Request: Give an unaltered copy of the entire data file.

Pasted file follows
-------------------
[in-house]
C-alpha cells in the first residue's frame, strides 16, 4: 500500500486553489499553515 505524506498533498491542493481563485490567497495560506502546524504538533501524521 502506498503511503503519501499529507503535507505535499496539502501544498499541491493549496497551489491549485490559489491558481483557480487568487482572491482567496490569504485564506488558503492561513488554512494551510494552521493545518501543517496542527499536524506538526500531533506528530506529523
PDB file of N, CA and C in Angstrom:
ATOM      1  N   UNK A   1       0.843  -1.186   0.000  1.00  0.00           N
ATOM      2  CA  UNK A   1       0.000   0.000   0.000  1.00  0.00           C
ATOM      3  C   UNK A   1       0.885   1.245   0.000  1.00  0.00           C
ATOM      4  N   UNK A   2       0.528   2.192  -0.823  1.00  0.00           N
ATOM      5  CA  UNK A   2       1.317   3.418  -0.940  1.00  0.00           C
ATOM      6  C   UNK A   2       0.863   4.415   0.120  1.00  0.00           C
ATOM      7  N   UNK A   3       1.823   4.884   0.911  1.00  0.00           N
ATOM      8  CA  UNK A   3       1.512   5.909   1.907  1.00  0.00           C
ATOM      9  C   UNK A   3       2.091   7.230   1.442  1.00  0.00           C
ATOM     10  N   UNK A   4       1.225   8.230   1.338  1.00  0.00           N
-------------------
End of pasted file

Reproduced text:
[in-house]
C-alpha cells in the first residue's frame, strides 16, 4: 500500500486553489499553515 505524506498533498491542493481563485490567497495560506502546524504538533501524521 502506498503511503503519501499529507503535507505535499496539502501544498499541491493549496497551489491549485490559489491558481483557480487568487482572491482567496490569504485564506488558503492561513488554512494551510494552521493545518501543517496542527499536524506538526500531533506528530506529523
PDB file of N, CA and C in Angstrom:
ATOM      1  N   UNK A   1       0.843  -1.186   0.000  1.00  0.00           N
ATOM      2  CA  UNK A   1       0.000   0.000   0.000  1.00  0.00           C
ATOM      3  C   UNK A   1       0.885   1.245   0.000  1.00  0.00           C
ATOM      4  N   UNK A   2       0.528   2.192  -0.823  1.00  0.00           N
ATOM      5  CA  UNK A   2       1.317   3.418  -0.940  1.00  0.00           C
ATOM      6  C   UNK A   2       0.863   4.415   0.120  1.00  0.00           C
ATOM      7  N   UNK A   3       1.823   4.884   0.911  1.00  0.00           N
ATOM      8  CA  UNK A   3       1.512   5.909   1.907  1.00  0.00           C
ATOM      9  C   UNK A   3       2.091   7.230   1.442  1.00  0.00           C
ATOM     10  N   UNK A   4       1.225   8.230   1.338  1.00  0.00           N